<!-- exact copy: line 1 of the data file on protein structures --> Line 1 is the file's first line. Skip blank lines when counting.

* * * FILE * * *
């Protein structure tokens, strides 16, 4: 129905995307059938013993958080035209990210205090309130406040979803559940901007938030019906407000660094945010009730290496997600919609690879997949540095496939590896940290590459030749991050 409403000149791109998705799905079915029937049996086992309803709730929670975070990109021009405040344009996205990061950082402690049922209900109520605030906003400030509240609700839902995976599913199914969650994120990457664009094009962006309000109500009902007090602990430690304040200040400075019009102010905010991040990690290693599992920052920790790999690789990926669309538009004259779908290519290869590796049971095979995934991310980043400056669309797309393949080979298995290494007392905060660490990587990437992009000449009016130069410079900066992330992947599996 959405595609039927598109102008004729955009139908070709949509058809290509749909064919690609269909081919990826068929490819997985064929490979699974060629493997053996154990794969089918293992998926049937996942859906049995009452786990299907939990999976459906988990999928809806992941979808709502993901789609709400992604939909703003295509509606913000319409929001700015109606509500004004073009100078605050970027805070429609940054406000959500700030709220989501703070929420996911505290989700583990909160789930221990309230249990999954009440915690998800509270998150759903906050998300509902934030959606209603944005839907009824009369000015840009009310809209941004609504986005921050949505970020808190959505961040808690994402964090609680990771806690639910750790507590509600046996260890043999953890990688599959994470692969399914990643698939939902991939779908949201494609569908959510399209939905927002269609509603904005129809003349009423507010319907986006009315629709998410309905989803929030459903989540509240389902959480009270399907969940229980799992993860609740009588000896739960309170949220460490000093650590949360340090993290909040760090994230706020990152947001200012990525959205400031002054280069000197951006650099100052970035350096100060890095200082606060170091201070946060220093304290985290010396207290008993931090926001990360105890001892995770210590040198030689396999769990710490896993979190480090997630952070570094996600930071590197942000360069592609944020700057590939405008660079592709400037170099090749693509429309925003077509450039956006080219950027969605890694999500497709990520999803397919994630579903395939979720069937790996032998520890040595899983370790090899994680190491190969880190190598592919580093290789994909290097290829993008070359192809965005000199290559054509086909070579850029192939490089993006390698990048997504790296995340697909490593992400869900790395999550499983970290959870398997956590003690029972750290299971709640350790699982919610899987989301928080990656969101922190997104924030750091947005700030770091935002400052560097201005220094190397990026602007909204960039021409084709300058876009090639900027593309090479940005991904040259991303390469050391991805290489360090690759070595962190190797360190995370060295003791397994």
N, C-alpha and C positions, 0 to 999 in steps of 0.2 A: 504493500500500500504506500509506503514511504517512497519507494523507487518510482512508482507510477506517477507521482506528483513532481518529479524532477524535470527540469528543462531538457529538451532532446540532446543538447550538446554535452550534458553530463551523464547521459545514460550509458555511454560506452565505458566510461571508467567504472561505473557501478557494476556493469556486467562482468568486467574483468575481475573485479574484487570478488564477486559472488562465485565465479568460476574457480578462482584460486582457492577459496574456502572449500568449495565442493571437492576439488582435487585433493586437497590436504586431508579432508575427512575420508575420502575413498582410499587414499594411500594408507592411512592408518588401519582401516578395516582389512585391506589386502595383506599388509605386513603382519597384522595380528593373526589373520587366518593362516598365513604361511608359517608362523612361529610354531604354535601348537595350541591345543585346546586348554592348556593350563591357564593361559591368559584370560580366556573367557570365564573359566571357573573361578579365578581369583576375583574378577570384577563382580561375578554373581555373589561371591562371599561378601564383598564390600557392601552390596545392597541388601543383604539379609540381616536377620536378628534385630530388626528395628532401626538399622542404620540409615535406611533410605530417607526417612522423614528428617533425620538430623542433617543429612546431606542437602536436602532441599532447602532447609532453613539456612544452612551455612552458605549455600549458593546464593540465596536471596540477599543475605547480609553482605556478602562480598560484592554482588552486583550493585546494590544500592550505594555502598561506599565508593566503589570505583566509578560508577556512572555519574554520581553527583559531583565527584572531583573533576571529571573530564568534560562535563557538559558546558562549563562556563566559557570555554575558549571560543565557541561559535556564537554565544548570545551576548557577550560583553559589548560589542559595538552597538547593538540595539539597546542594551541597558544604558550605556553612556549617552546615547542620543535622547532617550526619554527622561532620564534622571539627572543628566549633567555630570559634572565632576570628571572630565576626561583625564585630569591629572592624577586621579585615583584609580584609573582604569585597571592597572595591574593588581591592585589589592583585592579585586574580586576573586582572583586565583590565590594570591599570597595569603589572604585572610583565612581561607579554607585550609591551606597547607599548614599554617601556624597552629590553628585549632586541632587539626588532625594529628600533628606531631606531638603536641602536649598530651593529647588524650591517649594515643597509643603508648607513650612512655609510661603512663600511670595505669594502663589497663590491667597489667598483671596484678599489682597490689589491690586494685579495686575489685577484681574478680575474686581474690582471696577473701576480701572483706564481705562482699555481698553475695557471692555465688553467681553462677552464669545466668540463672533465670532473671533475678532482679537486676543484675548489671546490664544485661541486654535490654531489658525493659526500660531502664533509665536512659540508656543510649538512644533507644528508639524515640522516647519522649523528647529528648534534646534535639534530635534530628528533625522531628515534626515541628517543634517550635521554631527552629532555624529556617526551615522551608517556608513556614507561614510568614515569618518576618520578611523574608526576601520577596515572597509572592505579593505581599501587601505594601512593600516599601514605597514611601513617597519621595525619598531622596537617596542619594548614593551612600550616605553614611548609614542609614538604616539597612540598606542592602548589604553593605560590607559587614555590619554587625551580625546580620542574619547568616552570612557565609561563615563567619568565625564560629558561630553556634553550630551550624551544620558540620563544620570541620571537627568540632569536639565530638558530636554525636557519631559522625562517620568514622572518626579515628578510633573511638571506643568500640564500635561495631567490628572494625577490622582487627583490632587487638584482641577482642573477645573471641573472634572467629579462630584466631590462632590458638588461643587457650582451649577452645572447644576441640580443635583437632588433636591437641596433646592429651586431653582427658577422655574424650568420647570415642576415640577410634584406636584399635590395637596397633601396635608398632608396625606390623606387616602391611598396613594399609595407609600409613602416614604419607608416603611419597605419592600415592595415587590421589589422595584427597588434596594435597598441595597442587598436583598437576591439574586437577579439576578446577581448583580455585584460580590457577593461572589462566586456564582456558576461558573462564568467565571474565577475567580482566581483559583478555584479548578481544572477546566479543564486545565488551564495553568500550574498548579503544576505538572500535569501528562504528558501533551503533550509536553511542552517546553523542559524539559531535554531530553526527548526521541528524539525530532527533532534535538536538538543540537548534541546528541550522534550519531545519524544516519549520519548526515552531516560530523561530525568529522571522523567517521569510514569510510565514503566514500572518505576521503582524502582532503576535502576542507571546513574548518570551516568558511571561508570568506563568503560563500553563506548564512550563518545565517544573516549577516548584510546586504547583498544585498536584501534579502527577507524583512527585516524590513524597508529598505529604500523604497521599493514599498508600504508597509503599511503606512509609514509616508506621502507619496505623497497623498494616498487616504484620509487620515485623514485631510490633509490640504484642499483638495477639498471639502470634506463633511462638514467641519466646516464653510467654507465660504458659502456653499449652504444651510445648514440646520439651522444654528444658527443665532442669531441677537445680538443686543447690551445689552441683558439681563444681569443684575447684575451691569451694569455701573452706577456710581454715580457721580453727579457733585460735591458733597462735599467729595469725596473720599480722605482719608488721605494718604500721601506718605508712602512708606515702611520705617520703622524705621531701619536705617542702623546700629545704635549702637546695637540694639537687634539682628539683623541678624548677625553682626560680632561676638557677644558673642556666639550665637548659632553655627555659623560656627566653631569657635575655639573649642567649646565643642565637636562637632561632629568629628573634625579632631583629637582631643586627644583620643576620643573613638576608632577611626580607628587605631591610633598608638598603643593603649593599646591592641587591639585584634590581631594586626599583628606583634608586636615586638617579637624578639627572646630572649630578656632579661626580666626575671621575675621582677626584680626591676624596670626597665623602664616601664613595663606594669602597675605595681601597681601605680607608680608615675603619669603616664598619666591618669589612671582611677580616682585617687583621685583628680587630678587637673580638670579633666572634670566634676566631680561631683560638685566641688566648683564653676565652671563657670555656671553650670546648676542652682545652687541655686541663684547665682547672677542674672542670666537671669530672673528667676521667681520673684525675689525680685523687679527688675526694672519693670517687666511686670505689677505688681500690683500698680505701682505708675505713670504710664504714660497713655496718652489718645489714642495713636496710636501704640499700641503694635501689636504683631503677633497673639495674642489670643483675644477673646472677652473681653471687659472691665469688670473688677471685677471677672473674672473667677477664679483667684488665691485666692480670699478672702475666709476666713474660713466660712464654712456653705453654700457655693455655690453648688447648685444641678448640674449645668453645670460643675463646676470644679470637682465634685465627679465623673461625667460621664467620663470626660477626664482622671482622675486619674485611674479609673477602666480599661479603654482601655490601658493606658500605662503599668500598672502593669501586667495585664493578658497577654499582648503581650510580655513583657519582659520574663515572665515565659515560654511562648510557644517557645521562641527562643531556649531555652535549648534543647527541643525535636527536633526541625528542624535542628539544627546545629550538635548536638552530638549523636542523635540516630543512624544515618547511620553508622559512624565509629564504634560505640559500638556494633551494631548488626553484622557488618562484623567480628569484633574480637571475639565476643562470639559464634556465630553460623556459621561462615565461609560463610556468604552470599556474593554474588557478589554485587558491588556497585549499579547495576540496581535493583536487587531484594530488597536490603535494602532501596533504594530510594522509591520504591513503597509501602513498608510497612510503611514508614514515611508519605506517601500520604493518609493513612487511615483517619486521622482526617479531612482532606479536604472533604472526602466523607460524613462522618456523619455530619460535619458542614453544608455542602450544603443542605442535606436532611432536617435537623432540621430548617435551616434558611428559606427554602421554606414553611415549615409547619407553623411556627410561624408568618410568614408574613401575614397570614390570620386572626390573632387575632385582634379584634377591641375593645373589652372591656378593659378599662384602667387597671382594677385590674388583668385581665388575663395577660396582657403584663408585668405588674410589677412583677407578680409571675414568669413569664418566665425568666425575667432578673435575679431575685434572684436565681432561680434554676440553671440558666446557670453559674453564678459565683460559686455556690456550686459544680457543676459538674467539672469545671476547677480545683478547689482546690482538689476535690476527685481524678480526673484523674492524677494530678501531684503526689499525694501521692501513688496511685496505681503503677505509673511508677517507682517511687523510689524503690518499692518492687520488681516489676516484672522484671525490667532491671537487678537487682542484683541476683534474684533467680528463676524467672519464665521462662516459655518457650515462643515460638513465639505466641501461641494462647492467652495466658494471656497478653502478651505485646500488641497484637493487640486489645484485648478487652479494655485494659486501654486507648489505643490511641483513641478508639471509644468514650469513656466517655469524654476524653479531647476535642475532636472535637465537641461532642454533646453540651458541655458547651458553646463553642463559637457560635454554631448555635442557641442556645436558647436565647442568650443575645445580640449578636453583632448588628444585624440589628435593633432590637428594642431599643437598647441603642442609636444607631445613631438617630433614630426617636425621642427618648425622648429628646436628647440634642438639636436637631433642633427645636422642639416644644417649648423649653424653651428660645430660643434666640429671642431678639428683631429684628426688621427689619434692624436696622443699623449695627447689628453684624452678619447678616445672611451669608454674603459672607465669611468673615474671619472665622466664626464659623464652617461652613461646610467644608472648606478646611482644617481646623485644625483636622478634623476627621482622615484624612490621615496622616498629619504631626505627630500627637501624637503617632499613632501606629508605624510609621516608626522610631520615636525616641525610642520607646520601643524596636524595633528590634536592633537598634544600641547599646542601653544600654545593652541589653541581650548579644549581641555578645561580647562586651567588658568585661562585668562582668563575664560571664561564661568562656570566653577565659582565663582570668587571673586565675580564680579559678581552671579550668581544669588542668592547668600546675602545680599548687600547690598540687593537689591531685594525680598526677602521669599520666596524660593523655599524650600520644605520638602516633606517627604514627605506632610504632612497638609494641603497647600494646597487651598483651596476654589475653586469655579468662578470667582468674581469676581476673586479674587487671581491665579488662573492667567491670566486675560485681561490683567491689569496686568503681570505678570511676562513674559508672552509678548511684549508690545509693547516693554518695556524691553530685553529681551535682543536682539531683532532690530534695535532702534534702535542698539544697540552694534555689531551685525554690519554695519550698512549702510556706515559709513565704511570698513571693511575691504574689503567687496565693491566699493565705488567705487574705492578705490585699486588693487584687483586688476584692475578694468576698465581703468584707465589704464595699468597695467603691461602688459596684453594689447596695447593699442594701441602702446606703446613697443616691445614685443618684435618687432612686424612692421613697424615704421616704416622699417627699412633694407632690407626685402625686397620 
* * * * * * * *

């Protein structure tokens, strides 16, 4: 129905995307059938013993958080035209990210205090309130406040979803559940901007938030019906407000660094945010009730290496997600919609690879997949540095496939590896940290590459030749991050 409403000149791109998705799905079915029937049996086992309803709730929670975070990109021009405040344009996205990061950082402690049922209900109520605030906003400030509240609700839902995976599913199914969650994120990457664009094009962006309000109500009902007090602990430690304040200040400075019009102010905010991040990690290693599992920052920790790999690789990926669309538009004259779908290519290869590796049971095979995934991310980043400056669309797309393949080979298995290494007392905060660490990587990437992009000449009016130069410079900066992330992947599996 959405595609039927598109102008004729955009139908070709949509058809290509749909064919690609269909081919990826068929490819997985064929490979699974060629493997053996154990794969089918293992998926049937996942859906049995009452786990299907939990999976459906988990999928809806992941979808709502993901789609709400992604939909703003295509509606913000319409929001700015109606509500004004073009100078605050970027805070429609940054406000959500700030709220989501703070929420996911505290989700583990909160789930221990309230249990999954009440915690998800509270998150759903906050998300509902934030959606209603944005839907009824009369000015840009009310809209941004609504986005921050949505970020808190959505961040808690994402964090609680990771806690639910750790507590509600046996260890043999953890990688599959994470692969399914990643698939939902991939779908949201494609569908959510399209939905927002269609509603904005129809003349009423507010319907986006009315629709998410309905989803929030459903989540509240389902959480009270399907969940229980799992993860609740009588000896739960309170949220460490000093650590949360340090993290909040760090994230706020990152947001200012990525959205400031002054280069000197951006650099100052970035350096100060890095200082606060170091201070946060220093304290985290010396207290008993931090926001990360105890001892995770210590040198030689396999769990710490896993979190480090997630952070570094996600930071590197942000360069592609944020700057590939405008660079592709400037170099090749693509429309925003077509450039956006080219950027969605890694999500497709990520999803397919994630579903395939979720069937790996032998520890040595899983370790090899994680190491190969880190190598592919580093290789994909290097290829993008070359192809965005000199290559054509086909070579850029192939490089993006390698990048997504790296995340697909490593992400869900790395999550499983970290959870398997956590003690029972750290299971709640350790699982919610899987989301928080990656969101922190997104924030750091947005700030770091935002400052560097201005220094190397990026602007909204960039021409084709300058876009090639900027593309090479940005991904040259991303390469050391991805290489360090690759070595962190190797360190995370060295003791397994």